thumbnail Fig. 2

An example of the network of IGS – GNSS receivers (blue squares) and the IPPs (green crosses). The SSP is also indicated with a red circle. The example corresponds to DoY 365 in 2009 at 12.

For instance, Figure 3 depicts in red the values of against cos(χ) for the example presented in Figure 1 at the instant when the SF occurred (t ≈ 43 050 s). In order to enhance the idea, we compare those values with the same values 1 min before (t = 42 990 s, in blue). As can be seen, when the SF occurs, there is a clear dependency between and cos(χ). This dependency can be fitted to a straight line which predicts a ΔSTEC close to 2 TECUs at the SSP (where cos(χ) = 1) (i.e., a TEC rate of 2 TECUs/min). Notice that, this is a similar approach to the GSFLAI detector in Hernández-Pajares et al. (2012). However, the GSFLAI measures the slope of the fitting instead of the value of STEC at the SSP.

thumbnail Fig. 3

ΔSTEC values as a function of the cosine of the angular distance between the SSP and the IPP at two different epochs (43 050 s of the day in red, 42 900 s of the day in blue) for the day 249 (September 6) of 2017.

Therefore, we can use the ΔSTEC prediction at the SSP as an indicator of the occurrence of an SF. For instance, Figure 4 depicts, for the same day, the predicted ΔSTEC value during a time interval where the peak at noon is clearly identified. In order to confirm the occurrence of an SF, the irradiance measured by the GOES satellite in the wavelength range of 0.1–0.8 nm is also depicted. Notice that, using the ΔSTEC prediction at the SSP as a SF indicator is equivalent to the GSFLAI index defined in Hernández-Pajares et al. (2012).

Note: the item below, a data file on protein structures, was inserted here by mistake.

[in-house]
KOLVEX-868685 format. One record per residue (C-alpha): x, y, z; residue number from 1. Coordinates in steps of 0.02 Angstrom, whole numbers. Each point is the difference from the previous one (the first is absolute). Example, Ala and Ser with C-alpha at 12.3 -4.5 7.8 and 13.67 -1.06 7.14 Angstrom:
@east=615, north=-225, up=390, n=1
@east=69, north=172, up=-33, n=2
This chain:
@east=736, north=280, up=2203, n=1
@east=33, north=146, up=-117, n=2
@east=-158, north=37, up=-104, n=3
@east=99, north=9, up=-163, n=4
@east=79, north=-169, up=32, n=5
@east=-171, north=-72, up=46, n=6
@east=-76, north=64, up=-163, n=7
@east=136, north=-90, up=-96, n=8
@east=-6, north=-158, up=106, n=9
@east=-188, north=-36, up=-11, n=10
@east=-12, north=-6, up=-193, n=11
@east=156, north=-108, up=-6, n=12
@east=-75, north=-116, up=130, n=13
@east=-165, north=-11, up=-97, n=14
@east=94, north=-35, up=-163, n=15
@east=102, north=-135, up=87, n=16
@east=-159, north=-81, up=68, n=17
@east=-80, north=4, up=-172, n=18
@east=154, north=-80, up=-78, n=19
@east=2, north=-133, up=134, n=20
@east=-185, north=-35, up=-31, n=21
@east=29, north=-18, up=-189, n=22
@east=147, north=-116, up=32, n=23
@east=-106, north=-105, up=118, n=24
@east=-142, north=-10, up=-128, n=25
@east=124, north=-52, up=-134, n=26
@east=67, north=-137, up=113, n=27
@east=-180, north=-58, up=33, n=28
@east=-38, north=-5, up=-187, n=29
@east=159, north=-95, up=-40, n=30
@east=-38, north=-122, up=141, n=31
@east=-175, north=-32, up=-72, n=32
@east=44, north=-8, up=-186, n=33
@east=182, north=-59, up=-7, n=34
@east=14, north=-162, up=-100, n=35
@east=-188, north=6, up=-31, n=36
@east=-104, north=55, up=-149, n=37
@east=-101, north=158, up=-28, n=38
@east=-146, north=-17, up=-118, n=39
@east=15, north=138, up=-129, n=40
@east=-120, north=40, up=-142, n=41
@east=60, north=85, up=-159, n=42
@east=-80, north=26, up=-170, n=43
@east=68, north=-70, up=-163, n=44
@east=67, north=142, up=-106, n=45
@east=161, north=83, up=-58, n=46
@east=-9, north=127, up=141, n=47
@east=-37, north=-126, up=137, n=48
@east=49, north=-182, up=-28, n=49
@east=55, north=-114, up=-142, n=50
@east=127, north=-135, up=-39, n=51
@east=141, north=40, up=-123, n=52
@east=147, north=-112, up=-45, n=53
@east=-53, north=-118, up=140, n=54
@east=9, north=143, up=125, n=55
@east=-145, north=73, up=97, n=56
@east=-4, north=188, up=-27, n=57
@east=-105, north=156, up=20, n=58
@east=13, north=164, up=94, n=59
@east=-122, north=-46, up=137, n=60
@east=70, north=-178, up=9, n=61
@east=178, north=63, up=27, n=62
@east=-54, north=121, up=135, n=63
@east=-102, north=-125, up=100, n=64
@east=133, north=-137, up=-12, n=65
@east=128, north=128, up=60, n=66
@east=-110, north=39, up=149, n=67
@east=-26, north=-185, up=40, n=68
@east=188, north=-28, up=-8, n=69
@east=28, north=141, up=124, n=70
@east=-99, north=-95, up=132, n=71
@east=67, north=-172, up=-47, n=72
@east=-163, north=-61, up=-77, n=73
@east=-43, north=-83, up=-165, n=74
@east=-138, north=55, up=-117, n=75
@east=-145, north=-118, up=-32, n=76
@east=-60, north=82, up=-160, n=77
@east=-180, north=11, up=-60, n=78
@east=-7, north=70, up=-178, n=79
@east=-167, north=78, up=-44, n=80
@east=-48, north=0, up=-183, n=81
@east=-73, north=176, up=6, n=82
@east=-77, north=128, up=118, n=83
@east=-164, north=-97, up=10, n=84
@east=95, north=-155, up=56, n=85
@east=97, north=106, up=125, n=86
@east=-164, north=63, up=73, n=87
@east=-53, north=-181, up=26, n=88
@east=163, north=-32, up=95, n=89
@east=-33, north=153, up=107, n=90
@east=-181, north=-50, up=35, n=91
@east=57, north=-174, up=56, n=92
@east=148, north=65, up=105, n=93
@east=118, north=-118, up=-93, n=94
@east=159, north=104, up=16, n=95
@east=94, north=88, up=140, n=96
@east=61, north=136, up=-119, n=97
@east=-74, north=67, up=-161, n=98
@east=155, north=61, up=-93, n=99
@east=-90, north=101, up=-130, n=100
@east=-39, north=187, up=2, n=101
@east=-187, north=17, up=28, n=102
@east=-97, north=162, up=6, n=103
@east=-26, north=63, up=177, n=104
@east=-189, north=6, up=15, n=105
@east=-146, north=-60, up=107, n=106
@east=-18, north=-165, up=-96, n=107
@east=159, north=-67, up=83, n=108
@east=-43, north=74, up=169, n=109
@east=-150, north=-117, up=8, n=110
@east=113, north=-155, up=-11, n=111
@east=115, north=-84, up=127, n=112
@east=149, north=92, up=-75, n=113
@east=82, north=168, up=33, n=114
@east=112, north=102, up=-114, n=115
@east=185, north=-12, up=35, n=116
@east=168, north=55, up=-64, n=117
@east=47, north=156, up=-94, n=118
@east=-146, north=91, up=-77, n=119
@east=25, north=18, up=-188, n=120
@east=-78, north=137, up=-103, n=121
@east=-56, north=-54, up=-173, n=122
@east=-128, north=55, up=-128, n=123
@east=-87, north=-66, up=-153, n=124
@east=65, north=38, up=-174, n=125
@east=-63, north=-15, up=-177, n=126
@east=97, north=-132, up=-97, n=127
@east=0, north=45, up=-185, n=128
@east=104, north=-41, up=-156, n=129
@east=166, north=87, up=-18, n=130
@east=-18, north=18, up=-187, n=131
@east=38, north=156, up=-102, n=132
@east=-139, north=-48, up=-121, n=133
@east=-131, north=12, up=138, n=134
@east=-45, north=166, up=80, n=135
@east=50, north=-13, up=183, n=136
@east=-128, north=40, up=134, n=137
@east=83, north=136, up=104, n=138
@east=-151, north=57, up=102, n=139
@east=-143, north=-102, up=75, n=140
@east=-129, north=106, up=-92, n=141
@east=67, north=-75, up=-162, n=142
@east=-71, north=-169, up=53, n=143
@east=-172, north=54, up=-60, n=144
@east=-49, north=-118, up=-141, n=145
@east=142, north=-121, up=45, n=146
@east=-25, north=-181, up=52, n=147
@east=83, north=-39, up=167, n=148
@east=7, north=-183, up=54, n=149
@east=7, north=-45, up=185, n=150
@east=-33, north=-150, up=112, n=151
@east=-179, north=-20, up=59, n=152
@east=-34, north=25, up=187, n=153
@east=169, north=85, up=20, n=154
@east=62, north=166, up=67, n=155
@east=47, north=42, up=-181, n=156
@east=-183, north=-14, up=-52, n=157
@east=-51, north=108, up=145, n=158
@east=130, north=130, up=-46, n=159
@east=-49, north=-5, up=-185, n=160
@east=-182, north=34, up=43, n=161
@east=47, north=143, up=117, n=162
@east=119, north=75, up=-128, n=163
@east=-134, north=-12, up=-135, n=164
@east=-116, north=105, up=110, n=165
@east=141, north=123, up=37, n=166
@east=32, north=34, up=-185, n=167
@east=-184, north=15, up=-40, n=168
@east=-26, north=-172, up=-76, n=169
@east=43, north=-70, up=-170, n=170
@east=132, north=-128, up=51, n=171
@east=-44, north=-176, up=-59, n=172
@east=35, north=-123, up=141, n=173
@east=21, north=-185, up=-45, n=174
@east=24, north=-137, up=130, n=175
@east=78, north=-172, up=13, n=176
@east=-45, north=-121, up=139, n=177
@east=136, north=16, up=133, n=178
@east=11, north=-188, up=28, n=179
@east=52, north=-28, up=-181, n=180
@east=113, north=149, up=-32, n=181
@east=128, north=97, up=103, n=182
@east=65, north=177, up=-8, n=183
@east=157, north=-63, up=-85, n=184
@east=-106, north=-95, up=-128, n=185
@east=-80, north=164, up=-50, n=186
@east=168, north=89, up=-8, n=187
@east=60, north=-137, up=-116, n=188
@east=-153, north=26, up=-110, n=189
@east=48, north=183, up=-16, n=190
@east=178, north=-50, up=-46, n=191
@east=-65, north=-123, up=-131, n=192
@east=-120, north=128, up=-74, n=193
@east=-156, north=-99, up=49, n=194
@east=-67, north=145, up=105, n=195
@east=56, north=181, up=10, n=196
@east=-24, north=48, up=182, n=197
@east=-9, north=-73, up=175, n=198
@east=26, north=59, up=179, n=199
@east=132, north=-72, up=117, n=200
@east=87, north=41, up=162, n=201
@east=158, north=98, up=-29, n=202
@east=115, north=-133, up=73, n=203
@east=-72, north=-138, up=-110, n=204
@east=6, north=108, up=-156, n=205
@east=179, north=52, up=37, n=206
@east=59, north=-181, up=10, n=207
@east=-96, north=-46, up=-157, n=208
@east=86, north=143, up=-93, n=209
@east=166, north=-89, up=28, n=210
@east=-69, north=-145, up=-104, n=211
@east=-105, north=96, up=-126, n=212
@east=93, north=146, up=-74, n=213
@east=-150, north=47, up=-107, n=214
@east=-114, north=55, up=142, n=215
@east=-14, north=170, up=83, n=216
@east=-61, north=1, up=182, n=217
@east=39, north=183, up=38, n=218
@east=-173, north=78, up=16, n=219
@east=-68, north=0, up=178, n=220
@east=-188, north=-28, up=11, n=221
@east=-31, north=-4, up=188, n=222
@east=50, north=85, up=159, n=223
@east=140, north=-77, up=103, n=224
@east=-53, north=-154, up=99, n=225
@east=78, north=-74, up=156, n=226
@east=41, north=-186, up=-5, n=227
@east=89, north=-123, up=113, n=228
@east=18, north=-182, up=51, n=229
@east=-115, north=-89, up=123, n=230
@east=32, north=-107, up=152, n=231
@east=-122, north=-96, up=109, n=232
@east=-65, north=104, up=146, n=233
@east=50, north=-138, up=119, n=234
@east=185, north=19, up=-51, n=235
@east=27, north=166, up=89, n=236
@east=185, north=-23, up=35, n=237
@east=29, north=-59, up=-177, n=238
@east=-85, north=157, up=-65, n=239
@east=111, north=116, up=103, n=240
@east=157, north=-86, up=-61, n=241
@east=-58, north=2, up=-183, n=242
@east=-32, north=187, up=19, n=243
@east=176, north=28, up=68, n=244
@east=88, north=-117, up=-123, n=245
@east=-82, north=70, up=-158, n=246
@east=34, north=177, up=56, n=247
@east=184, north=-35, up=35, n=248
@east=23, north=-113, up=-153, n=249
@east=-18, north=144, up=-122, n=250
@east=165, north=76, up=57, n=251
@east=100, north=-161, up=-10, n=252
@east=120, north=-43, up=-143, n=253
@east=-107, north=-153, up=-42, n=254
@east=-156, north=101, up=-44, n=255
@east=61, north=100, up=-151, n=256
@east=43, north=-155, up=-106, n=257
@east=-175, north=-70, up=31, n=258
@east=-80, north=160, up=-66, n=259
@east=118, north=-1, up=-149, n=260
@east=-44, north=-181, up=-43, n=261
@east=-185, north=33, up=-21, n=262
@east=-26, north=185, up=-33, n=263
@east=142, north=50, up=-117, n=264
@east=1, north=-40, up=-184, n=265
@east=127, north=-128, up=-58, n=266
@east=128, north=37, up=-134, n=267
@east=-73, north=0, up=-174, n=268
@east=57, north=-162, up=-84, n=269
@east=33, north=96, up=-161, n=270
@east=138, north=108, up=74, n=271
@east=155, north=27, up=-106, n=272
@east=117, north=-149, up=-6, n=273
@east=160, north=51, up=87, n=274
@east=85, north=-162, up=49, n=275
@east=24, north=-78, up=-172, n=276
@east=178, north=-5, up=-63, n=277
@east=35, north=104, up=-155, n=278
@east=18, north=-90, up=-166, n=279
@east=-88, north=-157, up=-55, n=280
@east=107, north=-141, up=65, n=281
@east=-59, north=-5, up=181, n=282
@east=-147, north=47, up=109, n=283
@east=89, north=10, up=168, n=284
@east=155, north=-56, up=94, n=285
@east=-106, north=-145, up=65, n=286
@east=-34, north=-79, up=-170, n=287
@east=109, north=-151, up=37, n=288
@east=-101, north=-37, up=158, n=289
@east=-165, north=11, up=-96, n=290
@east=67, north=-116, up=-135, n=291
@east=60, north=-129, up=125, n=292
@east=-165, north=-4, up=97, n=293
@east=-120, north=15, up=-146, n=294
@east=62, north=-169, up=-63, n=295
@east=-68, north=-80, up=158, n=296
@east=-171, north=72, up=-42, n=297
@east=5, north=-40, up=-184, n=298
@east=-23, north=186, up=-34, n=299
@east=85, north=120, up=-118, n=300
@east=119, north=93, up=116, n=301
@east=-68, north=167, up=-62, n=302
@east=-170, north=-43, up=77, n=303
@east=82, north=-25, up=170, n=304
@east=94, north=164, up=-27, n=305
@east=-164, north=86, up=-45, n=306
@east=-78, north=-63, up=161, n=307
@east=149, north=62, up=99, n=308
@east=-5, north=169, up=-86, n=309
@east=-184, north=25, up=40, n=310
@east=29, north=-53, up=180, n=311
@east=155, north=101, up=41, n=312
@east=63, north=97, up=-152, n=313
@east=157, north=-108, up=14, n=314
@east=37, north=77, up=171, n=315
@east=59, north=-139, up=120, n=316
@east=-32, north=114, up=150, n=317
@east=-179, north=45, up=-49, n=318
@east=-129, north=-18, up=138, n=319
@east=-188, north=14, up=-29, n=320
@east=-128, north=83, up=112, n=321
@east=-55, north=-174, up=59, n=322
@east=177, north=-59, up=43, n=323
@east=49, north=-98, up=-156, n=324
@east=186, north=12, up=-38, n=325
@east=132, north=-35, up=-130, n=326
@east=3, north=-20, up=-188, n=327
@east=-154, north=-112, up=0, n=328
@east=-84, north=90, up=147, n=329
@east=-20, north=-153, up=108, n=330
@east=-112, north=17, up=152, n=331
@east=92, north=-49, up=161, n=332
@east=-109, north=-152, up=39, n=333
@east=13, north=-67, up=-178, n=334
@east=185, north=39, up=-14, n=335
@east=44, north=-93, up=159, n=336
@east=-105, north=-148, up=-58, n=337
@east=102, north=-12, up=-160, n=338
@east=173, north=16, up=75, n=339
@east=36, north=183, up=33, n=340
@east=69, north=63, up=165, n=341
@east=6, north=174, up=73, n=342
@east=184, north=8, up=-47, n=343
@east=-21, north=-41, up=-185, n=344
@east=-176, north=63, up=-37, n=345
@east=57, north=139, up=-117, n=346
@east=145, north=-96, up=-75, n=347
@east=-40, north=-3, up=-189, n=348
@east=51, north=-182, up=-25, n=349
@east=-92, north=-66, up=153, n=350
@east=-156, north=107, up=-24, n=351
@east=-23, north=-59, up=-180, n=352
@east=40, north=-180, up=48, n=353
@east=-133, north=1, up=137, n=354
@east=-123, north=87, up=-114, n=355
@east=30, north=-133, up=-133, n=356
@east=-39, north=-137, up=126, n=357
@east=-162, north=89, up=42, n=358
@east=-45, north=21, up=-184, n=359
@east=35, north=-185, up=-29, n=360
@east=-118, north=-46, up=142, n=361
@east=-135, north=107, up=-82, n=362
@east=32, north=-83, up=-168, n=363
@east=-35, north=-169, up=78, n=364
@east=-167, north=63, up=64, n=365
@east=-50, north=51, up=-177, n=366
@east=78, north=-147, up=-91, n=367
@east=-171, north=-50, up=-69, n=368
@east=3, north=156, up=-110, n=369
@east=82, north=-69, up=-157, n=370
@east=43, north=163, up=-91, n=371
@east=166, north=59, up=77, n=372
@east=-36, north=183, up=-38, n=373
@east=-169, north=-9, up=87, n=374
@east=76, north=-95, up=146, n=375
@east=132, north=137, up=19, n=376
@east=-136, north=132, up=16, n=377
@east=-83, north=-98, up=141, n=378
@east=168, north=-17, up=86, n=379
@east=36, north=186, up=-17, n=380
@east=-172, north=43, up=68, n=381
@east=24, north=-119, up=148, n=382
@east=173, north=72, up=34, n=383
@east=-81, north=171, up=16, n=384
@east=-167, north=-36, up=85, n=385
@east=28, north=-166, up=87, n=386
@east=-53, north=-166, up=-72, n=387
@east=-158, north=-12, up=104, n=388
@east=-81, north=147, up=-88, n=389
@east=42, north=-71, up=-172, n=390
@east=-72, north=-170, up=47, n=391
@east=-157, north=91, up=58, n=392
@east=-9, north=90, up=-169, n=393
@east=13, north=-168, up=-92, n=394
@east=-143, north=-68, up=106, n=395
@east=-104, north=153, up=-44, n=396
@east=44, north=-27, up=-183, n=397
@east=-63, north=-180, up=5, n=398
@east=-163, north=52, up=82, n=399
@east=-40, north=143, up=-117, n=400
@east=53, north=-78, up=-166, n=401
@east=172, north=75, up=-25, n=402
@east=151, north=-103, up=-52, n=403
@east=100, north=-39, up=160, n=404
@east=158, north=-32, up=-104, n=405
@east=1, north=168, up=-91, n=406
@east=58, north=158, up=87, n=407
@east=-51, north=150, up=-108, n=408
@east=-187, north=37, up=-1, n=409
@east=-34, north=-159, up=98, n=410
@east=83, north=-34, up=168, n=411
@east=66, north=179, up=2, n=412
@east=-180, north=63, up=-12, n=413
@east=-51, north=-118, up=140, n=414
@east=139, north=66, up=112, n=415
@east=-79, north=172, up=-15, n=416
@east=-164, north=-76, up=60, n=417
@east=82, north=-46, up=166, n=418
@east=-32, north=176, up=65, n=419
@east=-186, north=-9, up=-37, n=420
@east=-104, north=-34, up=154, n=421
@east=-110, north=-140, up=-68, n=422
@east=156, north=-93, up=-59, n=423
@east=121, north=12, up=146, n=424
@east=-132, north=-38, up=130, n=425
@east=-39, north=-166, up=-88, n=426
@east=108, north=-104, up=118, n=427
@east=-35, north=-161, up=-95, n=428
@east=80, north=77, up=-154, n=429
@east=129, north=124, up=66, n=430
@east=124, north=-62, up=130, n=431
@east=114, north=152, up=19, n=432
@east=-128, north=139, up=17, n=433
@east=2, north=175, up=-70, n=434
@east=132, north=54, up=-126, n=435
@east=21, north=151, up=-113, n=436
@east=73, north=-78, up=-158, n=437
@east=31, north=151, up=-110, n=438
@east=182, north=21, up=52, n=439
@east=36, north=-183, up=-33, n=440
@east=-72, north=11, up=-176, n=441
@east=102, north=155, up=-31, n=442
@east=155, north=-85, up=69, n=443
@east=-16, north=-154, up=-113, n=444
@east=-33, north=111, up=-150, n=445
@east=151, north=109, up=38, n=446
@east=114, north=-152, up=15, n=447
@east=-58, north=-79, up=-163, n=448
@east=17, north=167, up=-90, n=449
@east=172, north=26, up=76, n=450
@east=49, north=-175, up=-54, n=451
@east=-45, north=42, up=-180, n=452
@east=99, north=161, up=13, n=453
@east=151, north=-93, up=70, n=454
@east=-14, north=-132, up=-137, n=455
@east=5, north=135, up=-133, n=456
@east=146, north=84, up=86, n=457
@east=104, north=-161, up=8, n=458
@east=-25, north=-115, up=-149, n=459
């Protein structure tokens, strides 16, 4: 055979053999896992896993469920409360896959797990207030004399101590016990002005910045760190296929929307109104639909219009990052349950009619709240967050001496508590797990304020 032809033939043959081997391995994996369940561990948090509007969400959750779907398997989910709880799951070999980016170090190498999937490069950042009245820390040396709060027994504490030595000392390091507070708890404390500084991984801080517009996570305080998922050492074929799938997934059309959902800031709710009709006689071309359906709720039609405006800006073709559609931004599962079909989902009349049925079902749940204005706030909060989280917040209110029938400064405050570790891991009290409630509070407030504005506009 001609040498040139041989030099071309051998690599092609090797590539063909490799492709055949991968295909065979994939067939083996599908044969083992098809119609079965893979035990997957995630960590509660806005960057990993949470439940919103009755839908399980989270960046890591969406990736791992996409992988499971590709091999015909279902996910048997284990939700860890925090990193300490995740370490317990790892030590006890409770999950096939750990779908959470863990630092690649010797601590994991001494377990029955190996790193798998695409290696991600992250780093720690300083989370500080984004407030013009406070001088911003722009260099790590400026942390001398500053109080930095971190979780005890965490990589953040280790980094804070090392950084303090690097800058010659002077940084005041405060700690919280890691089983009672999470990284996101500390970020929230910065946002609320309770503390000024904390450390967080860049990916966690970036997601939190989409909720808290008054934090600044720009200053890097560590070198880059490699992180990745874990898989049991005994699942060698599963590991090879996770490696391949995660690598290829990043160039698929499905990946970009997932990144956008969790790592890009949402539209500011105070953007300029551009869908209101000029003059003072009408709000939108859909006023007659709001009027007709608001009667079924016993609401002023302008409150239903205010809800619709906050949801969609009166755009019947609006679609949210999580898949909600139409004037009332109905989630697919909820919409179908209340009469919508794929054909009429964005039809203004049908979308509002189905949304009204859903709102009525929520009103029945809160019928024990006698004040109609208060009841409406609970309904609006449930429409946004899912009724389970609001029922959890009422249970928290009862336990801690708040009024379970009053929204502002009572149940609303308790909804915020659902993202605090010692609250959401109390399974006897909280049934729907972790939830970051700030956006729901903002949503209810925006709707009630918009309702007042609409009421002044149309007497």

thumbnail Fig. 4

ΔSTEC (blue line) detects the moment when the ionizing radiation (red line) has a sudden increase caused by the SF on September 6, 2017.

The example developed previously, i.e., the SF on September 6th in 2017, was one of the most powerful SFs which occurred in this solar cycle and it was an easy task to detect it from this fitting. However, this is not so easy to see for other SFs, especially if we aim to detect them in an automatic way. For example, if we depict the ΔSTEC prediction at the SSP for a whole day (for instance, March 11, DoY 070, 2015, Fig. 5), it can be seen that, besides the SF class X2.2 (i.e., 2.2 × 10−4 W m−2) starting at 16:11UT, the ΔSTEC at the SSP also varies throughout the day, with these other variations of ΔSTEC having similar values to the sudden variations associated to the SF. Therefore, it is difficult to establish a threshold in order to distinguish the high values of ΔSTEC linked to SFs. These daily variations are related to the relative position of the Sun and the Earth’s magnetic field. We depict the ΔSTEC at the SSP for the day before in order to confirm this.

thumbnail Fig. 5

ΔSTEC typical daily variations contrasted with two isolated peaks due to the occurrence of SFs, at around 04:00 and 16:00 hours UTC of the days 10 and 11 of March 2015, respectively.

Taking into account the time scales of SFs, an alternative way for establishing a detector is to focus on the peaks lasting just a few minutes, i.e., fast variations during short time intervals or, in other words, by taking into account not the ΔSTEC value but its difference with respect to the previous ones. However, this is, in some way, equivalent to considering the second difference of STEC () instead of .

Figure 6 depicts the values obtained of for the same event presented before on March 11, 2015. As can be seen, the linear dependency between and cos(χ) is maintained (correlation coefficient, ρ = −0.86) and it is even much clearer than that for the linear relationship with (ρ = 0.16).

thumbnail Fig. 6

(red) and (blue) as a function of the cosine of the angular distance between the SSP and the IPP at 58 650 s of March 11, 2015.